PDA

View Full Version : In-Line Fusing


emby
05-08-2010, 02:51 PM
Hey guys just wondering about in-line fusing and its applications. If you have multiple zones on one of the commons in the tf is this when you would install them to eliminate the whole common from the tripping? Here is a basic example below. Your expertise and suggestions would be most helpful for an apprentice like myself.
Lets say for example that we have installed four tree lights with 20 watt BABS and these are fed with one feeder from the tf and the wire guage is 12AWG. For symplicity lets say that this feeder is the only one on the first common in the tf.
This would be a total of 80 watts plus lets just say 5 extra for the wire for a total of 85 watts. At 11.5 volts at the hub or T this would be roughly 7.4Amps in total and maybe a little higher due to length of wire.
On the tf the internal breaker is 25Amps is this an example of when you would install an in-line fuse to protect this particular feeder?

Thank you for all your explanations.

Ken

S&MLL
05-08-2010, 06:38 PM
I install my inline fusing at the trans..... (which I rarely do) only really when the lights are in water features. But on a sidenote wouldnt you base the volts off what comes out of the trans. So if its 12 volts then at the trans it would be like 7.2 amps.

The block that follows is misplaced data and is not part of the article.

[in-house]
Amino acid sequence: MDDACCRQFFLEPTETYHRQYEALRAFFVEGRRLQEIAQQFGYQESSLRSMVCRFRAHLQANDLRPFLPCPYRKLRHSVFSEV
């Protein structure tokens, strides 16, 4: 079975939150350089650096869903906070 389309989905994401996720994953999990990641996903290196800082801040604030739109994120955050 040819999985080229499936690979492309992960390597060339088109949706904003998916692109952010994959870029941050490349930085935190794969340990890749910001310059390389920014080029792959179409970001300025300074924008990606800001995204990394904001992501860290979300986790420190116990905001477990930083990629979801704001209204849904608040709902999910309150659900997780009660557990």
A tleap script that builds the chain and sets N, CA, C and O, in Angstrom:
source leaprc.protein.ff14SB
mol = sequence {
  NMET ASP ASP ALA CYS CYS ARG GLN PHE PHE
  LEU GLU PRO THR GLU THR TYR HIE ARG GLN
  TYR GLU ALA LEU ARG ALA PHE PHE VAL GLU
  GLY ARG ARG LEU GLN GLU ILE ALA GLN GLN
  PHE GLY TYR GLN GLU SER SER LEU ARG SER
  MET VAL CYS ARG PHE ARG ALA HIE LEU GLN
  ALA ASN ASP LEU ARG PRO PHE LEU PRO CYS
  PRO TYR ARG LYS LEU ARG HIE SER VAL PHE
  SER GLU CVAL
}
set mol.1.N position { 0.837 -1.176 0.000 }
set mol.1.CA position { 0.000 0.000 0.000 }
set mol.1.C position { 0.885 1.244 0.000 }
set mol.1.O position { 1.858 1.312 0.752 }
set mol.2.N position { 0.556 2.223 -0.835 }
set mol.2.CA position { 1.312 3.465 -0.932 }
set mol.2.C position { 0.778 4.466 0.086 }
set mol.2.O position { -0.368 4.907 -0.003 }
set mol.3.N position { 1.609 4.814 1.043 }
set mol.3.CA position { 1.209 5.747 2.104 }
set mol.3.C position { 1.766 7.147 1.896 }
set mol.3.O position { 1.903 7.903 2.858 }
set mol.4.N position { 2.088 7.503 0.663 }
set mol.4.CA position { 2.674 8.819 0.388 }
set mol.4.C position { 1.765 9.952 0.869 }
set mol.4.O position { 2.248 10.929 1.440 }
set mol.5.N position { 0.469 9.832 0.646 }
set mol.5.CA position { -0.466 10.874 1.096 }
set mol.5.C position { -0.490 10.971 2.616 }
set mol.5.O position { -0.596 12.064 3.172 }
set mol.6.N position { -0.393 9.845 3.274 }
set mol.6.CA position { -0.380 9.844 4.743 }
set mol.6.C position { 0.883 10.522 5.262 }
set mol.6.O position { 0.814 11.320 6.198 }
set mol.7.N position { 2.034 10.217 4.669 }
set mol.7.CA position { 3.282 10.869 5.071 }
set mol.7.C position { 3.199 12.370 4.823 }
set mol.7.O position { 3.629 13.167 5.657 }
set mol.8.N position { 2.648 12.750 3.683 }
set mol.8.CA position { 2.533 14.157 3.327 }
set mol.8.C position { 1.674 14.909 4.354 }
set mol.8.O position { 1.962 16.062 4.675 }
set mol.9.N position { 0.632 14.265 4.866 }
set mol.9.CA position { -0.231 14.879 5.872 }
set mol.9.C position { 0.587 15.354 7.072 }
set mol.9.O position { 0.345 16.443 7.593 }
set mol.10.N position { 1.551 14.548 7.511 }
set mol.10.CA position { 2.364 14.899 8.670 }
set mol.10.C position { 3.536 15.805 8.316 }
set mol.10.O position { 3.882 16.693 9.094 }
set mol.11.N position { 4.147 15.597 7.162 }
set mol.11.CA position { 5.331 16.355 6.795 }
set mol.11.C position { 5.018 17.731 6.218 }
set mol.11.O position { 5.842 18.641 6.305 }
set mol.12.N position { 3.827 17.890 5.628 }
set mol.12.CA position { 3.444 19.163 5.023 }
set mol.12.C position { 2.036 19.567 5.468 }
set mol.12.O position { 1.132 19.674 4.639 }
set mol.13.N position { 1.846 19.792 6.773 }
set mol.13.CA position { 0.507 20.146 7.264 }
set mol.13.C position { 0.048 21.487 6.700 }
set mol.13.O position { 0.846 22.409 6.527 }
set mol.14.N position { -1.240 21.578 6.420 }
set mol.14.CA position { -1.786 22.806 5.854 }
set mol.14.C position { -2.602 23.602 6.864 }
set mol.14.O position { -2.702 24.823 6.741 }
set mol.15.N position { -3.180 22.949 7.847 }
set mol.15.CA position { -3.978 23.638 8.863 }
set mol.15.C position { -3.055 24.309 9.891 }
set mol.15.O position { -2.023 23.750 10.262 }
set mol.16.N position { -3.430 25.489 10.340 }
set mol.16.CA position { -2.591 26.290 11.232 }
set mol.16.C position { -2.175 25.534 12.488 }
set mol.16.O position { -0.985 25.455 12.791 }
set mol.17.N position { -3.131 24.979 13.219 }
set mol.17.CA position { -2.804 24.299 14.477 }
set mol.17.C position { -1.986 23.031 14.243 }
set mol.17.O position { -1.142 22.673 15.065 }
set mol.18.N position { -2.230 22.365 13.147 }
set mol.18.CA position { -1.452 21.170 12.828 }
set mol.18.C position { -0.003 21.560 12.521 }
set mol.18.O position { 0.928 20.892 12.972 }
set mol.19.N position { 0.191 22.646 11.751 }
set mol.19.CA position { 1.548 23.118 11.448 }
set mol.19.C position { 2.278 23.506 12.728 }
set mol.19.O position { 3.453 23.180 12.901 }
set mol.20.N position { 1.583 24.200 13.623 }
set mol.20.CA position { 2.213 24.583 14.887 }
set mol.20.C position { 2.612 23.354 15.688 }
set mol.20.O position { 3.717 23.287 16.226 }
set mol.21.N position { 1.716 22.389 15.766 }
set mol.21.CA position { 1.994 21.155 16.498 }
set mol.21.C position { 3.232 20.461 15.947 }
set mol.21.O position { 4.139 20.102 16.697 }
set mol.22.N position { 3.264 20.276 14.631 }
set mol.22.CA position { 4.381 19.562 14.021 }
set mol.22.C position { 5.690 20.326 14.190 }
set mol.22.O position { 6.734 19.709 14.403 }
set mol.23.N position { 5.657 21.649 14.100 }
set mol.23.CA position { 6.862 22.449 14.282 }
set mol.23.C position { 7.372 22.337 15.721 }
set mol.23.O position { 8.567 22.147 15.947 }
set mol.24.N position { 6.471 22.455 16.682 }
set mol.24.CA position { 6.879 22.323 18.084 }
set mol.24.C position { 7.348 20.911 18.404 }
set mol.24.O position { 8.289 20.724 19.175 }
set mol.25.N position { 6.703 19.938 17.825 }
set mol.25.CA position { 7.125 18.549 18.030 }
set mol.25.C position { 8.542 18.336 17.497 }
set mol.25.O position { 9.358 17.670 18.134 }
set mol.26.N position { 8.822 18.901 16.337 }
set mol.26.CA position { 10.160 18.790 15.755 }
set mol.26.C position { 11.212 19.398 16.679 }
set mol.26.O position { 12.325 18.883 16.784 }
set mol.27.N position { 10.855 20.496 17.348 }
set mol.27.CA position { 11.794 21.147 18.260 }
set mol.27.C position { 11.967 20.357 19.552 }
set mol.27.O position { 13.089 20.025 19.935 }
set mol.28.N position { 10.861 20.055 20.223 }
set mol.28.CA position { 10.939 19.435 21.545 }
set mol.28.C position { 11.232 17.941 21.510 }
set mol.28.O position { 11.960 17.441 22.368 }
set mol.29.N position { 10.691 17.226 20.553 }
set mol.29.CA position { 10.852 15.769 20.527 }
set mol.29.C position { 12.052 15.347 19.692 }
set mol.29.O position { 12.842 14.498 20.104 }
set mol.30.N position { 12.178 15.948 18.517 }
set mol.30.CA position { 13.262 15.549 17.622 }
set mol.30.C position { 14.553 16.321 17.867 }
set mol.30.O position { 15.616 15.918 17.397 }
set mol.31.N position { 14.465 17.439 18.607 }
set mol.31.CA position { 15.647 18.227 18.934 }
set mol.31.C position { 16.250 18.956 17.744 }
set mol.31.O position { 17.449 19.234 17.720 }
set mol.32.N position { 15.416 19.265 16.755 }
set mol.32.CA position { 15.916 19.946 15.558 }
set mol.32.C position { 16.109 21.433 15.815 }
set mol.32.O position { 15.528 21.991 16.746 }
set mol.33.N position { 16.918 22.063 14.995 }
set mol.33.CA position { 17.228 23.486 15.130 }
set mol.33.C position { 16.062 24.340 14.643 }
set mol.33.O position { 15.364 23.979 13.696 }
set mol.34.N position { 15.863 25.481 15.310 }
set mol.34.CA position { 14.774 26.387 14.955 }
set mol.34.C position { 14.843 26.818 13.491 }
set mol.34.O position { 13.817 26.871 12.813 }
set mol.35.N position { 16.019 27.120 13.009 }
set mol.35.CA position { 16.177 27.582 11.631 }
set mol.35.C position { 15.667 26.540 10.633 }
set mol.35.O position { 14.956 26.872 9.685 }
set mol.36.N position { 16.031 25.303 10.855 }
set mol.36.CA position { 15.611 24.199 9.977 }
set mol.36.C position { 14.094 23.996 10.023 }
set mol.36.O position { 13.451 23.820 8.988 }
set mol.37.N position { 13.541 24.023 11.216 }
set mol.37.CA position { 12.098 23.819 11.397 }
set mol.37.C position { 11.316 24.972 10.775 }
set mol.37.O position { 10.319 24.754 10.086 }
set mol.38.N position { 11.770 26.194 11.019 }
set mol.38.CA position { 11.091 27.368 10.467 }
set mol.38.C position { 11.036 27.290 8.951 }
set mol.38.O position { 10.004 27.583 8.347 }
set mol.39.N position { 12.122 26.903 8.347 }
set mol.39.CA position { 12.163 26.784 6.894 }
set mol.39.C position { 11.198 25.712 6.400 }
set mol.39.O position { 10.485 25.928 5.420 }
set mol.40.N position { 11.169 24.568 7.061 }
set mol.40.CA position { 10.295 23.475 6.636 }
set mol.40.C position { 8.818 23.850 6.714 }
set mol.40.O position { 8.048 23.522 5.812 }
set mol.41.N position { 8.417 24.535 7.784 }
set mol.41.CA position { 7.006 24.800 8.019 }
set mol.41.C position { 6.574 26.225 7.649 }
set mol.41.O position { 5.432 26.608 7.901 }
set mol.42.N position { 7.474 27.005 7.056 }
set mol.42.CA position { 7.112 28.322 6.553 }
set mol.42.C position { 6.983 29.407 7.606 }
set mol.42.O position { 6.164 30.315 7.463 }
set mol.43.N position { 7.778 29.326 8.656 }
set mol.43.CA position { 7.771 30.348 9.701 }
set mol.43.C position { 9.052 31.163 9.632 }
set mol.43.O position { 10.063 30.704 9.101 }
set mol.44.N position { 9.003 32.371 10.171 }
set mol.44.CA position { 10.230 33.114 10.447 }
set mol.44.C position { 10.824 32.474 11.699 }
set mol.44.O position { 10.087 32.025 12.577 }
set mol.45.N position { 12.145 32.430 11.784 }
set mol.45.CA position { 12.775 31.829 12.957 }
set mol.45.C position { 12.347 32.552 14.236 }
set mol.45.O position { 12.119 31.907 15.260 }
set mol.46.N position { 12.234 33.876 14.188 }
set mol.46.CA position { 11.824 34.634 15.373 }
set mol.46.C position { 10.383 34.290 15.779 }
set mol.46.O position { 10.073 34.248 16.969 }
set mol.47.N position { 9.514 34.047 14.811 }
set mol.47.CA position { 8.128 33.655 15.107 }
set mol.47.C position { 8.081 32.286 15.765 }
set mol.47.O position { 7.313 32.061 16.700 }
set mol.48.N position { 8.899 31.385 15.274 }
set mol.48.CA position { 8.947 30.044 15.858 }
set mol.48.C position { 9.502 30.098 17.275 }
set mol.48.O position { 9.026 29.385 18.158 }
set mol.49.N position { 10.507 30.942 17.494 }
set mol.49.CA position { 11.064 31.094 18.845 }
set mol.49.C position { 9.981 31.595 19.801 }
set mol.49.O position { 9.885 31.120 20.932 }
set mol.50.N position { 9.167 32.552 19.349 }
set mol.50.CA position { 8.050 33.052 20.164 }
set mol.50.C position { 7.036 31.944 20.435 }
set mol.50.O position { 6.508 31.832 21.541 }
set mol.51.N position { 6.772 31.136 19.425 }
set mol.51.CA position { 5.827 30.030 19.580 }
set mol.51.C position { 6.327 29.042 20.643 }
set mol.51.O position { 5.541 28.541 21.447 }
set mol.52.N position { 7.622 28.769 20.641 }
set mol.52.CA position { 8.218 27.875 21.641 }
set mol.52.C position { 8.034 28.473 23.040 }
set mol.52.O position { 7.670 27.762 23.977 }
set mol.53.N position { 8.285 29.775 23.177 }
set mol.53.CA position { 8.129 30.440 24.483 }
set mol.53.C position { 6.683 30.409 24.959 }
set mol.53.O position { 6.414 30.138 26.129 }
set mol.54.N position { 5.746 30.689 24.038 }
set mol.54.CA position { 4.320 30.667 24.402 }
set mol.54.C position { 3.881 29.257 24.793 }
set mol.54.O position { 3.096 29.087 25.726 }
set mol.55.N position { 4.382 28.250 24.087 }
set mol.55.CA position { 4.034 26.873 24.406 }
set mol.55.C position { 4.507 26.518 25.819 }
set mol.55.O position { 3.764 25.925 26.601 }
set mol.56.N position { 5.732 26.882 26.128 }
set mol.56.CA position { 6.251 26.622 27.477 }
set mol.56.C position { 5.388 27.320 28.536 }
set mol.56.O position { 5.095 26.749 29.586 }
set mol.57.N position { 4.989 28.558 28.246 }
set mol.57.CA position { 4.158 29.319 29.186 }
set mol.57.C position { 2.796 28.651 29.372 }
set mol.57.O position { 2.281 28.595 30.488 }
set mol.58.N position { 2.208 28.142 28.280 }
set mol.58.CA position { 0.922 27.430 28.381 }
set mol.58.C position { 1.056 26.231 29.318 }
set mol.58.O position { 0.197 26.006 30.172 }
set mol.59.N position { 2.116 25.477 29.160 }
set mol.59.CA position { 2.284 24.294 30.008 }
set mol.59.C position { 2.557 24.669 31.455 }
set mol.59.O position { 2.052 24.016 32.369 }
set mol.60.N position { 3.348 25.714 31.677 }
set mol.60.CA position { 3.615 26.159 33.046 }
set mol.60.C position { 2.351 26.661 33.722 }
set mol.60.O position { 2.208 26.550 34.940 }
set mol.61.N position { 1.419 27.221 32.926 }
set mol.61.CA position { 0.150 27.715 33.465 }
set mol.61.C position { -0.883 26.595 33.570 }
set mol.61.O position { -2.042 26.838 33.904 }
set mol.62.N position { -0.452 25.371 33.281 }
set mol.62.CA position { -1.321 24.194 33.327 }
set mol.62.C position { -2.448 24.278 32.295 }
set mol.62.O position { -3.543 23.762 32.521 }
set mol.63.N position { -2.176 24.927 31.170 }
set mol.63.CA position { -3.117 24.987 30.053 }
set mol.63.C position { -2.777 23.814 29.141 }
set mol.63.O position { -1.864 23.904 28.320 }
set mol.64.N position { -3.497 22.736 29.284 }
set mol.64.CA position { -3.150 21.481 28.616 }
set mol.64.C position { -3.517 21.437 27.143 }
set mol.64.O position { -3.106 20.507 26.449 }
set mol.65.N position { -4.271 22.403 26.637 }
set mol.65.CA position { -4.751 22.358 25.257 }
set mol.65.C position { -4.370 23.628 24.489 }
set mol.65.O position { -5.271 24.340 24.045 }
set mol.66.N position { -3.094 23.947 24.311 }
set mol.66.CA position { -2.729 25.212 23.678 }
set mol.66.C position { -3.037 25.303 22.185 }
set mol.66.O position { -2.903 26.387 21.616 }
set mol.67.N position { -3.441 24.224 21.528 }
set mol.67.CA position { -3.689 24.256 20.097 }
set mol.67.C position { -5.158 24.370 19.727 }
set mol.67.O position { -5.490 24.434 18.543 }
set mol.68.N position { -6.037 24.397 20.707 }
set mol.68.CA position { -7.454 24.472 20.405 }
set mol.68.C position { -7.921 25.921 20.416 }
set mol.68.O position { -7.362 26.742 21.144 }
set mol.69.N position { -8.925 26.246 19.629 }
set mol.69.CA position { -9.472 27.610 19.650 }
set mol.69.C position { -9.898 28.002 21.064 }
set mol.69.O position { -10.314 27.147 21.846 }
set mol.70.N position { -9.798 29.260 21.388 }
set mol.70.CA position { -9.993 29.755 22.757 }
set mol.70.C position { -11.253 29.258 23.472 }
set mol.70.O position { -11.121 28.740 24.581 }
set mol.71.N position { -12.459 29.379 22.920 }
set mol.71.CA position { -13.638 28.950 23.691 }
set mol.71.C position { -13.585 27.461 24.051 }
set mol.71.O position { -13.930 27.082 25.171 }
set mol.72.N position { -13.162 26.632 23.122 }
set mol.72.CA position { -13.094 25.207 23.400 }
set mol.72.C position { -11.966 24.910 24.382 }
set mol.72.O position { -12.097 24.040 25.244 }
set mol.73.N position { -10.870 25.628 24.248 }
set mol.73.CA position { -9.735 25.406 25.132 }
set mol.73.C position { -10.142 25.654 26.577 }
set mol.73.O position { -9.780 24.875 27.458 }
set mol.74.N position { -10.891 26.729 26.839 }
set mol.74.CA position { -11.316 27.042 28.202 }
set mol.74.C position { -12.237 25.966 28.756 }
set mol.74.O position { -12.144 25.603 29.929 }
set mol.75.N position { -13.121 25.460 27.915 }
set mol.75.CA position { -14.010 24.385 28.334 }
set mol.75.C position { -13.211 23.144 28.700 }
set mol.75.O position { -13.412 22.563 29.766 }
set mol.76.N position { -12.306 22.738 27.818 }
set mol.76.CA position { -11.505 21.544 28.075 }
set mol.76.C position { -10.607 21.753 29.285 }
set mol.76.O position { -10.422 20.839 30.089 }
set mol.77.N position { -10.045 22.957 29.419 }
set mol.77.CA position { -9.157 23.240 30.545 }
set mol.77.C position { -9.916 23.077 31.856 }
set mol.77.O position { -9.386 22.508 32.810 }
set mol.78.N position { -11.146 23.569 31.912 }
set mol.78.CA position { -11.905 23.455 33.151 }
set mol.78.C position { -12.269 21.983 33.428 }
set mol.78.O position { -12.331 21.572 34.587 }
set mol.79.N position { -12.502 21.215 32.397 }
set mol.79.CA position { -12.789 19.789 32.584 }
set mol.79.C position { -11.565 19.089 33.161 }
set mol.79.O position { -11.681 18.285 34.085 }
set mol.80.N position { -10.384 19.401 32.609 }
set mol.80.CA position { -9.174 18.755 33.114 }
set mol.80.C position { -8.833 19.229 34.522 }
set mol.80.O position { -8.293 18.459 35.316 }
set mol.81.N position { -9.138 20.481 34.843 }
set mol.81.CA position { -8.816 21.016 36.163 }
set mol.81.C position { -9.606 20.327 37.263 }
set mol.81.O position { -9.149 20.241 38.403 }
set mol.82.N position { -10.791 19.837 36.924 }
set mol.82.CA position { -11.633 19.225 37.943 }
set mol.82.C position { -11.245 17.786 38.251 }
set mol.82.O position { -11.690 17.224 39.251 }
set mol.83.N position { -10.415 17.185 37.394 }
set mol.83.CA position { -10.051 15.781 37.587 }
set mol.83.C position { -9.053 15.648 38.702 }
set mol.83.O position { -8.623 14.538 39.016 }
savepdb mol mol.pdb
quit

But anyway do you install fusing on every homerun? I thought that was something that Unique pushed to contractors. I just dont forsee the need for the extra expense. 20 amp fuse holders are not cheap.

The Lighting Geek
05-08-2010, 08:16 PM
You use a amp probe on the home run and use the next higher fuse.

I used to inline fuse everything and had MANY fuse holder melt due to poor manufacturing, I had 500+ in the field and went back and took them all out.
I used different manufacturers with very little difference. We greased them and still had too many failures. Maybe in the transformer it might be better, but they are problematic in the field.

Pro-Scapes
05-09-2010, 11:28 AM
Since every trans I use has built in secondary protection (ie magnetic breakers) I only use inline fusing when I am running fixtures onto a structure or water feature.

This gives me a little more peace of mind that the clients home is protected should even the smallest short happen. I also do inline fuses for deck lights and arbor mounted lighting.

ELumin8
05-10-2010, 12:07 AM
Guys, consider the purpose of the fuse..To protect. If commons trip, that is an overloading sign. If you are trying to protect the barrier of electricity and water it can only be done with ground fault protection.

If a fuse blows or breaker trips there is usually a very limited reason for it, either a magnetic short has occured, or thermal heating has exceeded the limit.

120/240 volt circuits are protected buy branch circuit breakers that are designed to detect thermal/magnetic occurances down stream. (I only install Square D).